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A House Built On Water | Khanei ruye ab (2002)
An eight-year-old Hafiz of all Qoran goes into a coma, while reciting Qoran. A very successful gynecologist, Dr. Sepidbakht runs over an angel, while driving under the influence of alcohol.
He does not believe in anything and his life is in free-fall. He, too, is in a moral coma. A young girl who is about to marry, discovers that she has AIDS, and decides not to tell the groom.
A group of unknown men pursue the doctor to take revenge. They, too, are in a coma of hate.
A HOUSE BUILT ON WATER is the story of a society in a collective coma. A cry for help and a search for solution for a nation that 65 percent of its population are under 25. Is there any hope? Yes, but at what price?
Producers:Bahman Farmanara Director of Photography:Mahmoud Kalari Editor:Abbas Ganjavi Production Designer: Zhila Mehrjuie Music: Ahmad Pezhman
Living without a hope is something like a house built on water.
I was doing research about the children who were memorizing the Holy Qu’ran, when the idea of the film came to me. Subsequently, the script became the story of a boy had gone into a coma while reciting the Holy Qu’ran, and a gynecologist who is morally corrupt and at a dead-end in his emotional life.
Their paths cross in a hospital where the boy is in coma and thus the life of the doctor takes a new twist...
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The midlife crisis of a successful professional man is put into the perspective of eternity in "A House Built on Water," an ambitious film that attempts, not always successfully, to integrate realistically depicted life in today's Iran with a poetically mystical dimension.
The second feature helmed by veteran director and producer Bahman Farmanara since he moved back to Iran, it follows his autobiographical "Smell of Camphor, Fragrance of Jasmine" with further reflections on the state of the country.
Pic is notable for its cool layman's view of topics ranging from abortion and drug addiction to prostitution and beyond. Its utterly modern outlook makes it a rarity on the Iranian scene and probably earmarks it for domestic success (it won best film in the national competition).
Offshore, its very modernity and sophistication may reduce its curiosity value for markets attuned to Iranian exoticism and simplicity.
The fact that the film's weary hero, Dr. Reza Sepidbakht (Reza Kianian), is a gynecologist in a world where women are obliged to hide every feminine attribute sets up the battle lines of hypocrisy vs. cynical reality.
He lives alone with the servants in a mansion out of "Dallas," barely conscious of his wife and children living in the U.S. and insensitive to his aged father's unhappiness in a rest home.
Surrounded by miffed nurses and secretaries who are his cast-off lovers, Reza spends drunken nights with call girls. Then one night, he runs over an "angel." Touching the creature, he burns his hand with a wound that will not heal.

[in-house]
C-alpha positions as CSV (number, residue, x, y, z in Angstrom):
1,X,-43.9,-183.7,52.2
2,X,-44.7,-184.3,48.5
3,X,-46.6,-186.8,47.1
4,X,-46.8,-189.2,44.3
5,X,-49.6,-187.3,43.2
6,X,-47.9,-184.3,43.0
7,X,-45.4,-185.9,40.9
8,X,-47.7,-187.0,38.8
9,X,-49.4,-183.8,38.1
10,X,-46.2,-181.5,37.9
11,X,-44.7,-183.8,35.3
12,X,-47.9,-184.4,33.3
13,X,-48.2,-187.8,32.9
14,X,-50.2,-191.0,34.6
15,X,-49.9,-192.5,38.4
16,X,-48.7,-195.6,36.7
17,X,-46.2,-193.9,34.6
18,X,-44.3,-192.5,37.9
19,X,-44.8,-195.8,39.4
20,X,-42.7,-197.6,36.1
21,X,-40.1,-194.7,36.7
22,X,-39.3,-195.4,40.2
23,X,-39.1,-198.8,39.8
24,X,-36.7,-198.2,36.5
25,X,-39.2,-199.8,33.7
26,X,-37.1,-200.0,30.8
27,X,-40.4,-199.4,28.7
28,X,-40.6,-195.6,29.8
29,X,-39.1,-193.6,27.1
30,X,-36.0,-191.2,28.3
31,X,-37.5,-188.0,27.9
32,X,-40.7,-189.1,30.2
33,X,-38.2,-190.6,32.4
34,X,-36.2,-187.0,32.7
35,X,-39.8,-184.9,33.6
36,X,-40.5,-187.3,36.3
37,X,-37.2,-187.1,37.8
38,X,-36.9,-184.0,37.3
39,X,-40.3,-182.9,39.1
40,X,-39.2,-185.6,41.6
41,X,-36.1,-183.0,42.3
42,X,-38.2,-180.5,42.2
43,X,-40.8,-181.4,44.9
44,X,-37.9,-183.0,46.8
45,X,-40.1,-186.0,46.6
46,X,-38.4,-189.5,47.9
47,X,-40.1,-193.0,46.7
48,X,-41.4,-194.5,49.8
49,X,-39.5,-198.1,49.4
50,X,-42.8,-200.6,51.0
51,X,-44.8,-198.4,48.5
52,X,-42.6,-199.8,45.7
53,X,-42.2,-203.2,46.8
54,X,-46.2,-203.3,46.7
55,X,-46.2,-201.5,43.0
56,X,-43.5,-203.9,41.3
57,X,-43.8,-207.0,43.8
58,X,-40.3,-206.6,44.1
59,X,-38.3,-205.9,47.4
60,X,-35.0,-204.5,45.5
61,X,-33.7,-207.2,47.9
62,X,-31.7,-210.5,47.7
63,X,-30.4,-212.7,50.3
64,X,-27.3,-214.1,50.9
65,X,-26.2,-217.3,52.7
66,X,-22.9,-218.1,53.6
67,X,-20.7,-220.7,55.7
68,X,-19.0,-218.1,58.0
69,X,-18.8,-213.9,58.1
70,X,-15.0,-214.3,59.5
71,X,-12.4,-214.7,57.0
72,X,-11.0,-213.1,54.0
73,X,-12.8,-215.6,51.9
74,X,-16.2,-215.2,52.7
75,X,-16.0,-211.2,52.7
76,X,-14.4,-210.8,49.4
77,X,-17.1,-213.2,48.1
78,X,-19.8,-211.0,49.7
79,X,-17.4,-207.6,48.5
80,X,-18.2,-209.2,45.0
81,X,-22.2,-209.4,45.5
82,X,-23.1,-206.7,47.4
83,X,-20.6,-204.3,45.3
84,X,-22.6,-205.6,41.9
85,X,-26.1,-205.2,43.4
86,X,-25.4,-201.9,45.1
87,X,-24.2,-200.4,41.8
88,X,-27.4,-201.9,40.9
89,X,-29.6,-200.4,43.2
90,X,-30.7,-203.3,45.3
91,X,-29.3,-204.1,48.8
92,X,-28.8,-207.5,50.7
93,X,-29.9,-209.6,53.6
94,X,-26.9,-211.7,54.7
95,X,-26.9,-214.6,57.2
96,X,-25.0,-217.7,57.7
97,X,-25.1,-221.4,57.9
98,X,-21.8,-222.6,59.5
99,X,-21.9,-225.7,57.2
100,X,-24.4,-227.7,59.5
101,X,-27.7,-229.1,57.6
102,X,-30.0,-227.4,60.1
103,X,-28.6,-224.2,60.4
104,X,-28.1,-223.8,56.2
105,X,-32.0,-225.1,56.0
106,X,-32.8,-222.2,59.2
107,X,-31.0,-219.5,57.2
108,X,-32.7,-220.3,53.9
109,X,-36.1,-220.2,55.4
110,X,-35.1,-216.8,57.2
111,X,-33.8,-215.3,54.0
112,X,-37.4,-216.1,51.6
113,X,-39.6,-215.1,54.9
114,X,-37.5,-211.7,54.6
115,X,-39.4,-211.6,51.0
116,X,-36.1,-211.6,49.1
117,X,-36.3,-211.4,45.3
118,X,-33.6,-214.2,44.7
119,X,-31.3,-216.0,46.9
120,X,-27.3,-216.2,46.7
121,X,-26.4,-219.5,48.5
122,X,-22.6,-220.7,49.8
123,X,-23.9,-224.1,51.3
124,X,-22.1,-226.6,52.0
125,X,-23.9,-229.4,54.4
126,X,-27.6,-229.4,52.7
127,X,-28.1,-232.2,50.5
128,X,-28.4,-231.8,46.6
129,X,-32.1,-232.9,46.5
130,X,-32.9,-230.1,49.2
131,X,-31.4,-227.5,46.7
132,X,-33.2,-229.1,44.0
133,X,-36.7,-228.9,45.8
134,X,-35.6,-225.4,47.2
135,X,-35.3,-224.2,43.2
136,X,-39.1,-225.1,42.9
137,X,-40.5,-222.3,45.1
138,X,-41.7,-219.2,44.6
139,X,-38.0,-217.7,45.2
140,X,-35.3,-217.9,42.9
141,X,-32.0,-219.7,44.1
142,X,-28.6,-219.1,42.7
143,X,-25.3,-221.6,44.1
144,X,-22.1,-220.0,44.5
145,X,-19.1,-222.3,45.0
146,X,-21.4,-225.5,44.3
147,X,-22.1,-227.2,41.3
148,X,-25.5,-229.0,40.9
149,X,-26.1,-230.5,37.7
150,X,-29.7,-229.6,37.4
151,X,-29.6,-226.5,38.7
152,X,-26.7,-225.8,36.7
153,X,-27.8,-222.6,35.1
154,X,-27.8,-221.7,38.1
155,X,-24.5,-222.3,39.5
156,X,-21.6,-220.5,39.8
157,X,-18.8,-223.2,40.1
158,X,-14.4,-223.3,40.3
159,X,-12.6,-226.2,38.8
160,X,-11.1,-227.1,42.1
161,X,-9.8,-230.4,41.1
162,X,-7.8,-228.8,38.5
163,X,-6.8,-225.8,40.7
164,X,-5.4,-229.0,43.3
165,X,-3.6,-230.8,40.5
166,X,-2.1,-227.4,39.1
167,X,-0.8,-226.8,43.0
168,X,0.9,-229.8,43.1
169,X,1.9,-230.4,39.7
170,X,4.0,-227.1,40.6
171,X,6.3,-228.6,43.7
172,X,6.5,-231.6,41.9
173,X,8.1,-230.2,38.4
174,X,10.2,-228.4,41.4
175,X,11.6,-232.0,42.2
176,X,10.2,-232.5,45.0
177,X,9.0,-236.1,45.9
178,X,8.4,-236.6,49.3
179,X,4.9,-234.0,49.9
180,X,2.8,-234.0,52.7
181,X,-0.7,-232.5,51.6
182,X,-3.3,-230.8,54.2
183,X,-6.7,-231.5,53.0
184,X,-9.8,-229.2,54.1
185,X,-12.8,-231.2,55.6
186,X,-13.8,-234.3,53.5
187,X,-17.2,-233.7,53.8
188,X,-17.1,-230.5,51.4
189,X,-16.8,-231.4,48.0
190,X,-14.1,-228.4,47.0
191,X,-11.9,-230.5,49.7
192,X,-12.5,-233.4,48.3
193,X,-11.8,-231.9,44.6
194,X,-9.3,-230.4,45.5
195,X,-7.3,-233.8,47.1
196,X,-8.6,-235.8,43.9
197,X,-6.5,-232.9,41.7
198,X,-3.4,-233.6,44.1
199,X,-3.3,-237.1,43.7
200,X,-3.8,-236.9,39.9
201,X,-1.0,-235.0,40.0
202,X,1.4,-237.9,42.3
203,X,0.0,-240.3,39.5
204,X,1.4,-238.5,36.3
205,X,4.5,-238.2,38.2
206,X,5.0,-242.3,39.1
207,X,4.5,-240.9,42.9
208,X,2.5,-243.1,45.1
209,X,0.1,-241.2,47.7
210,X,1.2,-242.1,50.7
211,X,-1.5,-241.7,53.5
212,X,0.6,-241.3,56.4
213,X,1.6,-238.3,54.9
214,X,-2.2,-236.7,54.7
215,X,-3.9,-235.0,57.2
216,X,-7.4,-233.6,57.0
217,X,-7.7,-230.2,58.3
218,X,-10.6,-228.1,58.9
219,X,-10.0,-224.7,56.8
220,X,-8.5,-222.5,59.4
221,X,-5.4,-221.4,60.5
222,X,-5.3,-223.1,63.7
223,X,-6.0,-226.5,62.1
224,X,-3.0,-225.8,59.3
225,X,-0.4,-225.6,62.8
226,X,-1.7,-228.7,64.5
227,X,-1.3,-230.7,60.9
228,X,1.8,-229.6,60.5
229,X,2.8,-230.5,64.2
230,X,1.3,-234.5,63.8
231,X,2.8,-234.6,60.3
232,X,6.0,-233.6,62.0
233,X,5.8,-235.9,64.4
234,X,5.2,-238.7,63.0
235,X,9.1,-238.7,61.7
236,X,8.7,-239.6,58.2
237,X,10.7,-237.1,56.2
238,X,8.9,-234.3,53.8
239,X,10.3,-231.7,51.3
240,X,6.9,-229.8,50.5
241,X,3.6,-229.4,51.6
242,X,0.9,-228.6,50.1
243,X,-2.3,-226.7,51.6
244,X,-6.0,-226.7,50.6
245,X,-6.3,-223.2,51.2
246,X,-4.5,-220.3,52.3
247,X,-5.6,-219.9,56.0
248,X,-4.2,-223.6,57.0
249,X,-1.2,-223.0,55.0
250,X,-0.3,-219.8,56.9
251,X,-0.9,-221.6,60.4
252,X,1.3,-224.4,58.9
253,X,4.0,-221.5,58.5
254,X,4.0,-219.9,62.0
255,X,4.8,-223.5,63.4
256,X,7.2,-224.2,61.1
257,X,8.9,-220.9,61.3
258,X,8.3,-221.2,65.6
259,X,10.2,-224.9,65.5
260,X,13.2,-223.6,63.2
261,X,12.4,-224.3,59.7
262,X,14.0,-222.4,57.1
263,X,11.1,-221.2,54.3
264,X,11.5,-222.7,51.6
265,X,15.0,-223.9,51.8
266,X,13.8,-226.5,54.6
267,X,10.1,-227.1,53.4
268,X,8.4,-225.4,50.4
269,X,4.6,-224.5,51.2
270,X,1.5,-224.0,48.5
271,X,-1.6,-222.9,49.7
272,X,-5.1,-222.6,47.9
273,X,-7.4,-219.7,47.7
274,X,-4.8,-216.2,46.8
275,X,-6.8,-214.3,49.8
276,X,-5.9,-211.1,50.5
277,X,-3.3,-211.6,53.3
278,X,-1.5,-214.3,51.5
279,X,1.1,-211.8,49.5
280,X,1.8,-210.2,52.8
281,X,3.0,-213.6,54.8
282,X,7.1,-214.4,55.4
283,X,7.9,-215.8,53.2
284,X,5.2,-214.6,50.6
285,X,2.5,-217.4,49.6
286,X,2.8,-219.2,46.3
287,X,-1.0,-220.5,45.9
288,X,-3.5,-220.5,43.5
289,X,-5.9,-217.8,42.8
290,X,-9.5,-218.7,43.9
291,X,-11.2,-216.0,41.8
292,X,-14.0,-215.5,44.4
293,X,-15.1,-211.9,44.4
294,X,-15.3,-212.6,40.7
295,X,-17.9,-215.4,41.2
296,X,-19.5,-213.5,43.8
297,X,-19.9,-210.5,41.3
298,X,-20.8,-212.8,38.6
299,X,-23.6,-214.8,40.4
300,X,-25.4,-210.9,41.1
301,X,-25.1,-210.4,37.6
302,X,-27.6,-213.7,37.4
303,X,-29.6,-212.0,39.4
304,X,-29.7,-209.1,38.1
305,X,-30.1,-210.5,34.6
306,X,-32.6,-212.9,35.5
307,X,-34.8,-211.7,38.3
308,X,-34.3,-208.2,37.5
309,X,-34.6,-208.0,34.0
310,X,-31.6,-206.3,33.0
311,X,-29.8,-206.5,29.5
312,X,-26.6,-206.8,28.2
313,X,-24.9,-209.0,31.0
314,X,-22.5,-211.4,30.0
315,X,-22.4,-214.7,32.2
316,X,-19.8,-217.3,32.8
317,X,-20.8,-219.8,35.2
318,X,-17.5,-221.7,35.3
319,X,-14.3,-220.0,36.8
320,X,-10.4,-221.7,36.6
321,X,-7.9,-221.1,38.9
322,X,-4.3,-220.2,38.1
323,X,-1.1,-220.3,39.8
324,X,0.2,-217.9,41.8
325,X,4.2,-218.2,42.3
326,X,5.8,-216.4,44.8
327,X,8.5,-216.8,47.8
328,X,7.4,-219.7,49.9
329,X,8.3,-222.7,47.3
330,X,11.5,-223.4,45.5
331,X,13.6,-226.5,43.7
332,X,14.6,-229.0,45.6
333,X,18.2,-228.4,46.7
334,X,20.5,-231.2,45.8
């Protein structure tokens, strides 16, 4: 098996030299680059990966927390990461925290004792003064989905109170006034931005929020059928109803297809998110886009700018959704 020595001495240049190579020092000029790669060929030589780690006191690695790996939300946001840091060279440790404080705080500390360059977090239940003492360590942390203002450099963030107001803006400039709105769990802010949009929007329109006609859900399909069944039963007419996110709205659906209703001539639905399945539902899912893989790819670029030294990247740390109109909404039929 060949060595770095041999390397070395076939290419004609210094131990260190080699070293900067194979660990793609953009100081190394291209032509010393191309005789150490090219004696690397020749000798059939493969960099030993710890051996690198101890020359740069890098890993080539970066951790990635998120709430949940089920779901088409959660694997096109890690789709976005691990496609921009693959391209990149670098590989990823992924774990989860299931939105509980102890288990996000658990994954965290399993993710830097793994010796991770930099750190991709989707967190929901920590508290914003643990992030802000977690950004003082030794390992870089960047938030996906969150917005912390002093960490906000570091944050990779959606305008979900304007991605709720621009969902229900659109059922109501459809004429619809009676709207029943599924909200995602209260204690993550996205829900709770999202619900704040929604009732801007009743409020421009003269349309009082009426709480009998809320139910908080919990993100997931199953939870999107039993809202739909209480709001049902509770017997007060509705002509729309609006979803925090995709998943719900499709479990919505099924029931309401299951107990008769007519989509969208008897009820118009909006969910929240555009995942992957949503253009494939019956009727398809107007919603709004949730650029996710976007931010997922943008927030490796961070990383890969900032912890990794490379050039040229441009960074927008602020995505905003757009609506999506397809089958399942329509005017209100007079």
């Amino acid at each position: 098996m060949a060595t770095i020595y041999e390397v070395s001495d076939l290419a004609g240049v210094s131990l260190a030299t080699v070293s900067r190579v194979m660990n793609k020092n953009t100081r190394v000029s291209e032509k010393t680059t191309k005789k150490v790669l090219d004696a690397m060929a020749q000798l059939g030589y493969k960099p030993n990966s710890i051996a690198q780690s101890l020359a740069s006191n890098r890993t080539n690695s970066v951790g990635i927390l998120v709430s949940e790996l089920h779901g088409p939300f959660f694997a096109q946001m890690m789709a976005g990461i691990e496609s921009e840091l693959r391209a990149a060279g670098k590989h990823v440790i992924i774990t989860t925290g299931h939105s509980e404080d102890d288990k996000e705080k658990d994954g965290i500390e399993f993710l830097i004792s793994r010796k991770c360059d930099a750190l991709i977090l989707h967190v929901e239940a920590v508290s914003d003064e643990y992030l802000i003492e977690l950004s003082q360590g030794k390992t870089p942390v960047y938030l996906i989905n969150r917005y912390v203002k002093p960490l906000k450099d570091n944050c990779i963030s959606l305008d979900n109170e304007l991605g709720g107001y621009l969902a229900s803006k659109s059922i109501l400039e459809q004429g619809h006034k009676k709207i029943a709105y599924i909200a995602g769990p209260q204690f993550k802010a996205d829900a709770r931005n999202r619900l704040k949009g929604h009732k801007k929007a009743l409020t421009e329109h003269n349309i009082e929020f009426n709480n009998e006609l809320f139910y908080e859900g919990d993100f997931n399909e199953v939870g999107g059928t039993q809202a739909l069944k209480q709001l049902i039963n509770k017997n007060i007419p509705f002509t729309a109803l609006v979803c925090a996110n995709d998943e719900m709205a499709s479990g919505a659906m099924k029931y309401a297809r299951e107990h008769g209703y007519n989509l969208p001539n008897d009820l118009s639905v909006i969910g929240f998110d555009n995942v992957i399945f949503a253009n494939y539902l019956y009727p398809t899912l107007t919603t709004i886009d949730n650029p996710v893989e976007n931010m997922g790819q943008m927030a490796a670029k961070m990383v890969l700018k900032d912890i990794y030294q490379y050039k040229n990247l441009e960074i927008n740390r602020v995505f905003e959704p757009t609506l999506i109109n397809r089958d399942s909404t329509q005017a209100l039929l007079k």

This, and the recurring image of an old woman weaving together the threads of destiny, serve as reminders that there's more to life than sex and money.
In the hospital, Reza is strangely moved by an 8-year-old boy who has become a media phenomenon because he's able to recite the Koran by heart.
He's in a coma and his greedy family is desperate with fear that they won't be able to exploit him anymore. Almost simultaneously, Reza's teenage son Mani (Mehdi Safavi) turns up for a visit.
But he is arrested at the airport for carrying heroin, plunging Reza into a nightmare in which he is called on to express love and responsibility.
Reaching for poetry and mysterious depths, Farmanara's elusive narrative stumbles over thriller elements that lower the tone. Reza's evil secretary (Hedye Tehrani), whom he foolishly trusts, informs someone of his every move.
When his antagonists are finally visualized, they're dressed like hit men from "Mission: Impossible." Pic opts for a surreal, confused, mystical finale that feels more like wish fulfillment on Reza's part than his spiritual rescue.
Believably cynical as the doctor, Kianian still earns sympathy for his struggle to get through life fighting off feelings of guilt. Ezat Entezami is equally rounded as his cantankerous old dad who refuses to repent for his mistakes.
Art director Jilla Mehrjui makes the film beautiful to look at, filling Reza's home with paintings, sculpture and fine taste. The air of mystery is enhanced by Ahmad Pejman's haunting score for reeds and harps.
A Nima and Mani Farmanara presentation of a Bahman Farmanara production
After a twenty-year break, director Bahman Farmanara made a magnificent comeback last year with Smell of Camphor, Fragrance of Jasmine, and went on to win three awards this year, including that of Best Film and Best Actor, at the Fajr Film Festival.
This is the story of a cynical middle-aged doctor, who is facing a professional and family crisis.
His self-exploration and reflections and his daily encounters with patients from different social backgrounds, gives us a panoramic view of the social issues plaguing Tehran.
Separated from his wife and children, who have emigrated to America and with a father (magnificently played by Ezzatolah Entezami) put away in an old people’s home in Iran, Reza is wasting his time.
After casual affairs, he enters a non-committal relationship with his secretary, which ends with an abortion. When his young son comes back to visit him, a drug dealer and addict, a new series of events changes his solitary life.
This surrealist thriller boasts first class actors and magnificent photography by Iran’s leading DP, Mahmud Kalari. -- Rose Issa